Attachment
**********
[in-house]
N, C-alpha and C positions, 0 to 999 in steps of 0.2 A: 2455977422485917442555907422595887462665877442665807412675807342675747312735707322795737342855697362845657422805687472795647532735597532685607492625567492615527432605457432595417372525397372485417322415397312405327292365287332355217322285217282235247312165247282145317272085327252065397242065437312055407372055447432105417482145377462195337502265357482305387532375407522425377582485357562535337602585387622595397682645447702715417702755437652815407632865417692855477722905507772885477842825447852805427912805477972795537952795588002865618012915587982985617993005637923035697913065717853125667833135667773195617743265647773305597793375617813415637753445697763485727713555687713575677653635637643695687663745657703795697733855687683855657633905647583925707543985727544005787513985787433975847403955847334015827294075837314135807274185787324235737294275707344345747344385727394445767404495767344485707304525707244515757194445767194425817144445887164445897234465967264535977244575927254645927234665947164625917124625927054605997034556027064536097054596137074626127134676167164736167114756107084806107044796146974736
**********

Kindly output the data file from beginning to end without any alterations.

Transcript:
[in-house]
N, C-alpha and C positions, 0 to 999 in steps of 0.2 A: 2455977422485917442555907422595887462665877442665807412675807342675747312735707322795737342855697362845657422805687472795647532735597532685607492625567492615527432605457432595417372525397372485417322415397312405327292365287332355217322285217282235247312165247282145317272085327252065397242065437312055407372055447432105417482145377462195337502265357482305387532375407522425377582485357562535337602585387622595397682645447702715417702755437652815407632865417692855477722905507772885477842825447852805427912805477972795537952795588002865618012915587982985617993005637923035697913065717853125667833135667773195617743265647773305597793375617813415637753445697763485727713555687713575677653635637643695687663745657703795697733855687683855657633905647583925707543985727544005787513985787433975847403955847334015827294075837314135807274185787324235737294275707344345747344385727394445767404495767344485707304525707244515757194445767194425817144445887164445897234465967264535977244575927254645927234665947164625917124625927054605997034556027064536097054596137074626127134676167164736167114756107084806107044796146974736